Glass baby bottles

It seems that glass baby bottles are making a comeback. Even the provincial government here in Ontario is debating this very issue. You can read the article or just Google it. If you do Google it, you’ll get about 114,000 hits.


We have about 10 plastic Avent bottles with silicone nipples, 4 Gerber ones, and 2 Evenflo glass bottles with rubber nipples. The Evenflo ones we found at Babies R Us here in town a couple of days ago, and when we went back today, they were sold out.

This issue makes you think about many things concerning plastic, and its prevalant presence in our lives. Just yesterday, I visited IKEA to purchase some glass containers to use when reheating something in the microwave. Apparently, the Tupperware or Rubbermaid products (or their competitors) leach dangerous chemicals into our food, especially when in contact with some form of heat source.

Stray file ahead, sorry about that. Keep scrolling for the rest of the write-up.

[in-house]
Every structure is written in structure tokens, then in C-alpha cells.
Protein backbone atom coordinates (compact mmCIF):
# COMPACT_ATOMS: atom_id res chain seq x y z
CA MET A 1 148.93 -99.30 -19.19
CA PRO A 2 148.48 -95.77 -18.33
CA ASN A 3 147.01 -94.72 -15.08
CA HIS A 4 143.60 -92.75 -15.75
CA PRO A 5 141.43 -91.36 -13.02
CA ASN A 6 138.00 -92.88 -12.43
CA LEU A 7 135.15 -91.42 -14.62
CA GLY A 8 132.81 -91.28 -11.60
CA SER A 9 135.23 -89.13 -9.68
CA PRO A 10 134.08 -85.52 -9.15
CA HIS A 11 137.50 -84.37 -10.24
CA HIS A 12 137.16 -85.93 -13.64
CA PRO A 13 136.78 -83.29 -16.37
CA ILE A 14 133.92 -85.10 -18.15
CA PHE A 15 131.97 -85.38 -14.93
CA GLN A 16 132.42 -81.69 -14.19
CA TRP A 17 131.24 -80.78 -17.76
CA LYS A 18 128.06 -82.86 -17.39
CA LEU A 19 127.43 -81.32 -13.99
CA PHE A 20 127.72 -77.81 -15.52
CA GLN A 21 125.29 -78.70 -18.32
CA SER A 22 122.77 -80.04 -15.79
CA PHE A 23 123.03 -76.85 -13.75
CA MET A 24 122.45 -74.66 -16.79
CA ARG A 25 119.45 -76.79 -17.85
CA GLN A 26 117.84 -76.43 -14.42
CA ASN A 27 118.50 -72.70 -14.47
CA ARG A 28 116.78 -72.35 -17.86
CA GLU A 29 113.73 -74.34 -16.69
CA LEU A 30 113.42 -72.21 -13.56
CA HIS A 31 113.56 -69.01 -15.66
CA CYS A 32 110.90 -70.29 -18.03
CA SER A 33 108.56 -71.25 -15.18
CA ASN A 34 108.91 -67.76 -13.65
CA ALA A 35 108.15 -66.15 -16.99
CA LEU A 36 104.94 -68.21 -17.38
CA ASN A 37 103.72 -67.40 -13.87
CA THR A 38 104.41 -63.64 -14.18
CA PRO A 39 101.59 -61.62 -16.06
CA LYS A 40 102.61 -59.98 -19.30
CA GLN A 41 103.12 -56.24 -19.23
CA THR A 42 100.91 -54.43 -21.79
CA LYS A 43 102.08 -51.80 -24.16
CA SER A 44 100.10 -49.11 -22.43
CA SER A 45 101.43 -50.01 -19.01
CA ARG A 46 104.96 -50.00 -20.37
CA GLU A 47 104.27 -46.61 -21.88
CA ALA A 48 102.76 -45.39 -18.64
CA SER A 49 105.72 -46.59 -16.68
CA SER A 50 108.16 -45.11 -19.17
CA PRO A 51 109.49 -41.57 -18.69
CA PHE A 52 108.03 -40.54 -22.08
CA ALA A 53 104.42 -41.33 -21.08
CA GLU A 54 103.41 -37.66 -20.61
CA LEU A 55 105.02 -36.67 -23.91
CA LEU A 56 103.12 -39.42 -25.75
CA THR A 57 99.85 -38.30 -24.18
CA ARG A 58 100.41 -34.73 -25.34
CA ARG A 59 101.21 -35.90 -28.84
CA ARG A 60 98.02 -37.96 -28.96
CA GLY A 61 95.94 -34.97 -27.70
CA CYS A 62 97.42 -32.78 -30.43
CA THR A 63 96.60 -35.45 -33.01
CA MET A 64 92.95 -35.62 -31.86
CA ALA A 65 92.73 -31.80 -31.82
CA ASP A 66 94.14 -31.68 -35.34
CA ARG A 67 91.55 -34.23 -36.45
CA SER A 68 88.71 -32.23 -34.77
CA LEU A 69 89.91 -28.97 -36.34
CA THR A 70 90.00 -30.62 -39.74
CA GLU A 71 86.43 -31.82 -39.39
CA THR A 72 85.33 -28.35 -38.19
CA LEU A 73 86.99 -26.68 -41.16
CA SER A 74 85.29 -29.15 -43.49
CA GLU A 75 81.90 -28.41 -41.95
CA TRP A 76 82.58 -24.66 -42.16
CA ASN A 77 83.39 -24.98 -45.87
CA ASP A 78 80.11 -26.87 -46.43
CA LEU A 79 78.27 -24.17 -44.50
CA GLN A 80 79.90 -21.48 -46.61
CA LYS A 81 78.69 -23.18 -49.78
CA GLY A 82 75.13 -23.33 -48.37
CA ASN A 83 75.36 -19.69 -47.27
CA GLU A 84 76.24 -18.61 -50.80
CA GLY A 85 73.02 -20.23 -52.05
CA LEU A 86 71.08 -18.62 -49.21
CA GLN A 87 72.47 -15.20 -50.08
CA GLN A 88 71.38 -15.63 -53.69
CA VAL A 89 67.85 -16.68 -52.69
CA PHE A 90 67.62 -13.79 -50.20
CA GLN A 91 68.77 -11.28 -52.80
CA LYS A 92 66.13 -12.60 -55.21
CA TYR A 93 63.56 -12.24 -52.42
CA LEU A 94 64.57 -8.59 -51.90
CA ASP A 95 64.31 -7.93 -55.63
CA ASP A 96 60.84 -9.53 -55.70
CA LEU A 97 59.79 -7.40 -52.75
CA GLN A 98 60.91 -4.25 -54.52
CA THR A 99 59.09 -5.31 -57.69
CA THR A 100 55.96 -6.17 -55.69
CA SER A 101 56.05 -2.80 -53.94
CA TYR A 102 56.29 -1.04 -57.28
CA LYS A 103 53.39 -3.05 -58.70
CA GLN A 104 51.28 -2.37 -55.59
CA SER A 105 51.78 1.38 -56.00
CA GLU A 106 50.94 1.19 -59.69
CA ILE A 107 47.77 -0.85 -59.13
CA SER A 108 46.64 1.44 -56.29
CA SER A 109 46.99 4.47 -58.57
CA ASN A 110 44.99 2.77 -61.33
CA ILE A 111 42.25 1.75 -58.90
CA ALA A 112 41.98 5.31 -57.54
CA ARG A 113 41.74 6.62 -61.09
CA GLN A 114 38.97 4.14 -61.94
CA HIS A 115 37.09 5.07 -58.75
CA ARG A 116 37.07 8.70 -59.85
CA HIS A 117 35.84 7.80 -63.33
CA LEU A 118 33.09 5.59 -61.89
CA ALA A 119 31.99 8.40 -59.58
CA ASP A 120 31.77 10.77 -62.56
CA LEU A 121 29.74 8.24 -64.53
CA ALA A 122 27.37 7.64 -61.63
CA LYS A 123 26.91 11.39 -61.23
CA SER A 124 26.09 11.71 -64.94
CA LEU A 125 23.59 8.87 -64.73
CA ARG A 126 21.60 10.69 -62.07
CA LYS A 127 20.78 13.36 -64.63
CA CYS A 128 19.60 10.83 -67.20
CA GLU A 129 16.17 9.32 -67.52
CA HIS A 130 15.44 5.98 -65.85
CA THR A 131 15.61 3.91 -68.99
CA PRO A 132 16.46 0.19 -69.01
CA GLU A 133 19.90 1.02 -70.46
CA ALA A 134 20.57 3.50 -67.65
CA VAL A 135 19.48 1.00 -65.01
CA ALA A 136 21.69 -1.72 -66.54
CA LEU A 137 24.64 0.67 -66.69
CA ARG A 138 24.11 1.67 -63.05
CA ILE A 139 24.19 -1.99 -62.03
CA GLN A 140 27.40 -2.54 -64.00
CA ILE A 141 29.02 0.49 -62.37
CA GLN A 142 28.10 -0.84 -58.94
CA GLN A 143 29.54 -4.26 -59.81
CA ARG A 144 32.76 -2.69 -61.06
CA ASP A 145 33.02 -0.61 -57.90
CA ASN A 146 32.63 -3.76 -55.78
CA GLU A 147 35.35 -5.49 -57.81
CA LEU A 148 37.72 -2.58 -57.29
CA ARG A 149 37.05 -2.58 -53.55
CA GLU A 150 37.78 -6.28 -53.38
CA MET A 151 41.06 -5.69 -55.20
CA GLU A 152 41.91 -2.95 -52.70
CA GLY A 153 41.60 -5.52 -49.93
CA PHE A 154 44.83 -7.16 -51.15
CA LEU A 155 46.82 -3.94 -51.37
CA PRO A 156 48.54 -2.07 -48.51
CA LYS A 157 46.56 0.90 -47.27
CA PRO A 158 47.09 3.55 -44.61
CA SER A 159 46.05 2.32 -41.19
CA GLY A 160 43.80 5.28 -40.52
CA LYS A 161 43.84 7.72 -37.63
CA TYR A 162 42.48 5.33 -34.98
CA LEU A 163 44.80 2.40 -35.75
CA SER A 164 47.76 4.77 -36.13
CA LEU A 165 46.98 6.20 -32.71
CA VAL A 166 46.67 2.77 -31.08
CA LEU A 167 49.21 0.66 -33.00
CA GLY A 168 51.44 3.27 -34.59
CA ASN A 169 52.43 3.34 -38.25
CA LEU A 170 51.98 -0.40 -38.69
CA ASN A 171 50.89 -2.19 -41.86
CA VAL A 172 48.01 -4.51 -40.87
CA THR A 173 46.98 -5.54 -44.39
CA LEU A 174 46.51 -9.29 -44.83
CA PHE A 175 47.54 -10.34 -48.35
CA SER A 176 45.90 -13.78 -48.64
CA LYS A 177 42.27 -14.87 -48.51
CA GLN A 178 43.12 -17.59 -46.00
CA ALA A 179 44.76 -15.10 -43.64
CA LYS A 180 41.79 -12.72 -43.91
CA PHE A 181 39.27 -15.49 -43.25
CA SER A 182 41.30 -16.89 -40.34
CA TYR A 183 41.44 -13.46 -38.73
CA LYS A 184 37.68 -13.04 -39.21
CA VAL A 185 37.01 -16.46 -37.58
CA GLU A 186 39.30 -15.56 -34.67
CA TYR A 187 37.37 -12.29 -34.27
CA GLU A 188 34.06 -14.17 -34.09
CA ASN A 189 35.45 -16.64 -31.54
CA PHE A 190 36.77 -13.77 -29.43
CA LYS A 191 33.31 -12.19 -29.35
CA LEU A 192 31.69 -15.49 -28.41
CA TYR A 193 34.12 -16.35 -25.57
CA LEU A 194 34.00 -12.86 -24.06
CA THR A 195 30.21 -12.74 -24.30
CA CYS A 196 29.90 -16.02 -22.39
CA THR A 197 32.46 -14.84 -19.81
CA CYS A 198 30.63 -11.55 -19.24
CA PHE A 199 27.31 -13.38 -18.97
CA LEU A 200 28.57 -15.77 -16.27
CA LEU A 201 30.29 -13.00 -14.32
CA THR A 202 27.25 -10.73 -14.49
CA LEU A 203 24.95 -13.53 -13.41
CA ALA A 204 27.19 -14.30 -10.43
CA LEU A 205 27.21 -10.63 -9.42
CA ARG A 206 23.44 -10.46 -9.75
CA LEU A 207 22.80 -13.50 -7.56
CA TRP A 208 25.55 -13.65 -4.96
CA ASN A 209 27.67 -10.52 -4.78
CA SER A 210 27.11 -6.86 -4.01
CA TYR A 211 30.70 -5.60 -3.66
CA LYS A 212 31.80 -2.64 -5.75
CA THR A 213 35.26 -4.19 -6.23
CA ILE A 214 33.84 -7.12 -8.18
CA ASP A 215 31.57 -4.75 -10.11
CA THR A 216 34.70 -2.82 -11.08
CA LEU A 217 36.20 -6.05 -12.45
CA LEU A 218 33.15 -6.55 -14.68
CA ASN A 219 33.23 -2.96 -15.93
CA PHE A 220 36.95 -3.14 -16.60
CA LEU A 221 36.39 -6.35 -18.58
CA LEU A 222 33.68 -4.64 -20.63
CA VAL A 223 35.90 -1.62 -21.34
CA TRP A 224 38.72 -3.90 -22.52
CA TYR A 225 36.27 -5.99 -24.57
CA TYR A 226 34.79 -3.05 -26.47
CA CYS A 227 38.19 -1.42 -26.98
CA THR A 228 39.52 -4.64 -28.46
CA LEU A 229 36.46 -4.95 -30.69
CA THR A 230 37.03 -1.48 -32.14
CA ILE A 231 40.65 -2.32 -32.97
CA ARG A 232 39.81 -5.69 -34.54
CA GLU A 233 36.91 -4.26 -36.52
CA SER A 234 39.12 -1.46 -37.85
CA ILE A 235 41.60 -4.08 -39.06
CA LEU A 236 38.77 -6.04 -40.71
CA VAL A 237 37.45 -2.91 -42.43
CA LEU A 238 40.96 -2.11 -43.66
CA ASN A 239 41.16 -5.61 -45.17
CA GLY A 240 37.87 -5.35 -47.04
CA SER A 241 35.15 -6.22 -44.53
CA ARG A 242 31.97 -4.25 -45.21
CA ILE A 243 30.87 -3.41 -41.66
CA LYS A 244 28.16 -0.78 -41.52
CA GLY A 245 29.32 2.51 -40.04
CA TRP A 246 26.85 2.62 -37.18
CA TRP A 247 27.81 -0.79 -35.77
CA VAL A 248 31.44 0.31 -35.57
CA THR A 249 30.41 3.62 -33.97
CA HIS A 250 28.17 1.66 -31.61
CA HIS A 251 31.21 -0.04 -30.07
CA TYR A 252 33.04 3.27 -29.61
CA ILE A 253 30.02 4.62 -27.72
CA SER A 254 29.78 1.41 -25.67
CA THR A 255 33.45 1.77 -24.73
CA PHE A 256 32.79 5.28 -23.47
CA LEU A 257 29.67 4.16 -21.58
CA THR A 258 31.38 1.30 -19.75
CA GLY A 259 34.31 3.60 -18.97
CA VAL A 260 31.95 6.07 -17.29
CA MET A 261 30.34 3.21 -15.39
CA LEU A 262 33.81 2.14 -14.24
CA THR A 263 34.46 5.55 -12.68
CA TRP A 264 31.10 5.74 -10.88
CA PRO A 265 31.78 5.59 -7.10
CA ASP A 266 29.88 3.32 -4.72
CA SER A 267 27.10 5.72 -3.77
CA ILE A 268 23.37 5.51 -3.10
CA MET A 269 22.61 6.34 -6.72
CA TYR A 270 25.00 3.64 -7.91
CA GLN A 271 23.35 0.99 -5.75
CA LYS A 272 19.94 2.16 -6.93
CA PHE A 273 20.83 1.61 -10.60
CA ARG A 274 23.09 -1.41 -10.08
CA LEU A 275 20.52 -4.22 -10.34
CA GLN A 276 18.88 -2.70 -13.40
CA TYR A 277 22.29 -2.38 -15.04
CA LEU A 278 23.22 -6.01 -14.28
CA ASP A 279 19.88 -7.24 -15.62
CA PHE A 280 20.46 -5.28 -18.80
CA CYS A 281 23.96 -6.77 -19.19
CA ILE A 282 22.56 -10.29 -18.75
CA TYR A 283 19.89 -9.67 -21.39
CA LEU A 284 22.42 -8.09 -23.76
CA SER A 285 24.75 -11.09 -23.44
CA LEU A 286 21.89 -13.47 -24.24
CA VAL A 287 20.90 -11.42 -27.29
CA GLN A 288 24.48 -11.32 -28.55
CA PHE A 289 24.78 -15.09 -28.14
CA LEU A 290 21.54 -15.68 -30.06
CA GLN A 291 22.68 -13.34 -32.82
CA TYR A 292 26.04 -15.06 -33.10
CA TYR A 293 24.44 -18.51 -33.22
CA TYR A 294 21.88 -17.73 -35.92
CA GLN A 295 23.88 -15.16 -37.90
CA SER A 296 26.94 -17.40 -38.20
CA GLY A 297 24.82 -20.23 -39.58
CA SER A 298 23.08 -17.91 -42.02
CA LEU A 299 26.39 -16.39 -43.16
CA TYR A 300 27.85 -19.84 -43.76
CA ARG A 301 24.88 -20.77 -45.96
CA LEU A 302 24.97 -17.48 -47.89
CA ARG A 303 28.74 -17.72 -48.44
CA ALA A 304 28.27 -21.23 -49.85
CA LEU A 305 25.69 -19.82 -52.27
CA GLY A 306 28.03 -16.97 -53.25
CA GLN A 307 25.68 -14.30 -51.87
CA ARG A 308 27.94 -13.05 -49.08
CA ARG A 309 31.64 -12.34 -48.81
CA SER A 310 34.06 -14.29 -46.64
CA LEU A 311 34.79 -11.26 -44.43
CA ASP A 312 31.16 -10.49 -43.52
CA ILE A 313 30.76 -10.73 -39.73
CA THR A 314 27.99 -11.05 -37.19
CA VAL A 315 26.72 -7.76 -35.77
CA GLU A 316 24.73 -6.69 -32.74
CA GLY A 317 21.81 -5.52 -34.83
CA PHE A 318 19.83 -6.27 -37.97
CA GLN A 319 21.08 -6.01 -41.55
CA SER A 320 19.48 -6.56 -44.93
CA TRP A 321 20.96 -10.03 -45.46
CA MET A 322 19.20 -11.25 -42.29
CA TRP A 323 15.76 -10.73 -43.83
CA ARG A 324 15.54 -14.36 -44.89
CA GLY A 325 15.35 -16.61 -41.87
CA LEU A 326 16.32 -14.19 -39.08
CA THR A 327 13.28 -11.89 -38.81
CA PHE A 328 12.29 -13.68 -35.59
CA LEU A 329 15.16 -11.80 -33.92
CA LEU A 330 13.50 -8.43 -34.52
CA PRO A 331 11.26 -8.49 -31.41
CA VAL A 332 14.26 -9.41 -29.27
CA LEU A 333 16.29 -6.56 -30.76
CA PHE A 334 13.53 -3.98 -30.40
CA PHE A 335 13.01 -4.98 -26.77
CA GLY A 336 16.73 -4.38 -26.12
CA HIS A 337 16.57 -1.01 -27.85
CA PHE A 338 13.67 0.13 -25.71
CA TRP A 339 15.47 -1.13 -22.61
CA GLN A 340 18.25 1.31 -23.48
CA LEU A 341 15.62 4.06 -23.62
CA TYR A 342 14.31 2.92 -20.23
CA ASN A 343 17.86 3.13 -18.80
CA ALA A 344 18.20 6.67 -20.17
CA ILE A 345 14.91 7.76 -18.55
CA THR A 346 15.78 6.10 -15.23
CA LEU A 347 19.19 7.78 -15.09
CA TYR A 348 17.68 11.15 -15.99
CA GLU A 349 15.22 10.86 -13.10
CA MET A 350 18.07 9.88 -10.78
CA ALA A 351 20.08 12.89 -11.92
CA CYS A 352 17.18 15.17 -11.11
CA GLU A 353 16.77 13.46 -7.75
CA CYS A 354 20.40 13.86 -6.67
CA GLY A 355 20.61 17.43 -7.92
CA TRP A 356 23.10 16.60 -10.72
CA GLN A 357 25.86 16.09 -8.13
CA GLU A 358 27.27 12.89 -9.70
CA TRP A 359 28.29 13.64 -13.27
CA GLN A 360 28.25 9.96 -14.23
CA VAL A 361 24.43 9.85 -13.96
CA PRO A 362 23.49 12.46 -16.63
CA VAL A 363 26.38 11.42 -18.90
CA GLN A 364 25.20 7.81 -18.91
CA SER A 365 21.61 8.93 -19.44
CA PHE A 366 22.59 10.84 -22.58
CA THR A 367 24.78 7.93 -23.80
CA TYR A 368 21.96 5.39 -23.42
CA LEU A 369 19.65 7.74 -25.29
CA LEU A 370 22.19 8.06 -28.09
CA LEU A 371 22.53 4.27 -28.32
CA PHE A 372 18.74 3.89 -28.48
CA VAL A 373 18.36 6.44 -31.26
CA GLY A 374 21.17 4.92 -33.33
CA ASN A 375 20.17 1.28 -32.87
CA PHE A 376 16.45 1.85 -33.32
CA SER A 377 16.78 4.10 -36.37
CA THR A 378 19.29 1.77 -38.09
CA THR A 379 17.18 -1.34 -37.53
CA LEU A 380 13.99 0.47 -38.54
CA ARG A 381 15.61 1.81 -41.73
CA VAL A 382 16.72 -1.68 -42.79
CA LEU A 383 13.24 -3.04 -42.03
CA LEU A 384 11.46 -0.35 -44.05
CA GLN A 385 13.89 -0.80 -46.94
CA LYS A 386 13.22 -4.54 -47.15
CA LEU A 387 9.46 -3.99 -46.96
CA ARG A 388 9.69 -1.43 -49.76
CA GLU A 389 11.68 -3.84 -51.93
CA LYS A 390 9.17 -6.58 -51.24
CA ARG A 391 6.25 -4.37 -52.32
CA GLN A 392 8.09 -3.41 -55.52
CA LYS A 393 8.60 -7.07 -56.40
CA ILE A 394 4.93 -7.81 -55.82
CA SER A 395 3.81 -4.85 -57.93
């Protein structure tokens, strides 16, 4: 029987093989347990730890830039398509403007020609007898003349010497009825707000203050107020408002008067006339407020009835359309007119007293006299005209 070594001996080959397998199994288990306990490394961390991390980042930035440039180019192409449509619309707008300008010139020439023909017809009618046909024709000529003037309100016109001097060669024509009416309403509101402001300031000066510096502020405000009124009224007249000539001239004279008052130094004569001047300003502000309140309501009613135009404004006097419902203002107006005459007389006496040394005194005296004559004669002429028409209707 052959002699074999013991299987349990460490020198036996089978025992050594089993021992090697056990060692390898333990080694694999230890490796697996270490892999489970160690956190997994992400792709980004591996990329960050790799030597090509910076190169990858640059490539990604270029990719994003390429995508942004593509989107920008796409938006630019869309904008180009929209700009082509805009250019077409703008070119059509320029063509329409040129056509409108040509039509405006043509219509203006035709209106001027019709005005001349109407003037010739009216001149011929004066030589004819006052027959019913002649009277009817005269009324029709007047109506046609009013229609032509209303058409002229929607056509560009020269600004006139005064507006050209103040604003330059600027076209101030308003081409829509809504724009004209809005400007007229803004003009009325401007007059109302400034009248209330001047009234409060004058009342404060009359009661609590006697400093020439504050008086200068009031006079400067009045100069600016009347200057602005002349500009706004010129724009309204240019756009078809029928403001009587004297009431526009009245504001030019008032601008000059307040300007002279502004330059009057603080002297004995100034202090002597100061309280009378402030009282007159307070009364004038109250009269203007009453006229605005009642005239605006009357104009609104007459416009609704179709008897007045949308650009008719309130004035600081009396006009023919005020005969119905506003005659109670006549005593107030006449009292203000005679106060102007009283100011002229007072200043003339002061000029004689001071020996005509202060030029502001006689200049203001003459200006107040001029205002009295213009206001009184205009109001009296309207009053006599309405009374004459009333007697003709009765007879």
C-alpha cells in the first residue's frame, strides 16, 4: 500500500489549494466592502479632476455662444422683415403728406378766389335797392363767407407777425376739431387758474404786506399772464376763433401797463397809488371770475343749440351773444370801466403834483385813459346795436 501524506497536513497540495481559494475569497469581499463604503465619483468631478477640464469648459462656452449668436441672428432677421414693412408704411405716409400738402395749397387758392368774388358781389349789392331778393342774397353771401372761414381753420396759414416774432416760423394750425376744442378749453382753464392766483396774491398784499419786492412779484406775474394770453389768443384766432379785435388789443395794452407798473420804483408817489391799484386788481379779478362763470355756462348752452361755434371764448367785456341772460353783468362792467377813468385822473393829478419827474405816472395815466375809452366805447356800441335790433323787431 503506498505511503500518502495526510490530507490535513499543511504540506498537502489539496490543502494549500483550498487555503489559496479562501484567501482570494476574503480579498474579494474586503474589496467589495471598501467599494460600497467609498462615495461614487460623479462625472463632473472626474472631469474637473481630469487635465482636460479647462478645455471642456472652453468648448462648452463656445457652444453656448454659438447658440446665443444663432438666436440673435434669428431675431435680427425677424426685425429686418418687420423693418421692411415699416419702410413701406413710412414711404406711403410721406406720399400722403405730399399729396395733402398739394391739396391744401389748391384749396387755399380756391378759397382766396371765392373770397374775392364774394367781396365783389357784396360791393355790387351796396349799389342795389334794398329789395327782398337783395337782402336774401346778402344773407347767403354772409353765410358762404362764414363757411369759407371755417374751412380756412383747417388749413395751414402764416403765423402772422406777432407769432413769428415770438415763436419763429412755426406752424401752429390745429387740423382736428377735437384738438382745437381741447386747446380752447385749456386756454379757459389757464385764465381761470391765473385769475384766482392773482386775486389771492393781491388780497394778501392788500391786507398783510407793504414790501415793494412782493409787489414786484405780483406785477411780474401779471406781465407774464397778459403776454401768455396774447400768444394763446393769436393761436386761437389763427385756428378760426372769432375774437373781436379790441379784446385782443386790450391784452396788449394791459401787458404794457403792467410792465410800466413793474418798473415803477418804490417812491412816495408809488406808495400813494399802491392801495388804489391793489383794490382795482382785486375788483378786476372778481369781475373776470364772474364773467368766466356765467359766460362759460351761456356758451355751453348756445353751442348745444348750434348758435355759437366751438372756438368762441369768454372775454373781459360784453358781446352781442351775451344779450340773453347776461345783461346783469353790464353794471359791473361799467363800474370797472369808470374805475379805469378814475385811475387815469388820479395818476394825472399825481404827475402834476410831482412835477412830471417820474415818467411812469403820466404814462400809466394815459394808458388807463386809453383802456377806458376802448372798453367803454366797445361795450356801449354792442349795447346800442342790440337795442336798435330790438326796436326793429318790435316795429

But it’s not all the plastic’s fault. The microwave emits dangerous electromagnetic pollution that will ultimately kill us too.

Everywhere you look, there is mention of toxicity.

So what do you do to avoid all this danger?

It’s very easy to say “stop using the microwave” and “don’t use the plastic food storage containers anymore”. Plastic is everywhere. It has become a big convenience factor for many households.

We personally are not plastic fans. We don’t even own many plastic toys, although we do have them since you cannot control the gift giving from various generous people. But we do have plastic food storage containers. And a microwave. So we try to keep in mind all the dangers, and avoid heating things in plastic as much as we can.

All you can do these days is remain informed, do your best to keep your own footprint on the environment in check, and try not to become obsessive and preachy. If there is one thing I tire of quickly is when the same person(s) harp on my ownership of a microwave every single time they visit my house.


6 thoughts on “Glass baby bottles

  1. It’s crazy-making for sure. We try really hard not to put anything plastic in the microwave.

    I wonder which is worse, the EM pollution from the microwave, or the hydro-electric generated pollution from using stove or oven.

  2. Pingback: BPA « Javaline

    • Hello there Iwim, I am not sure what industry is doing with this situation here in Canada. Perhaps you could try to google this question to find specific answers for your general location.

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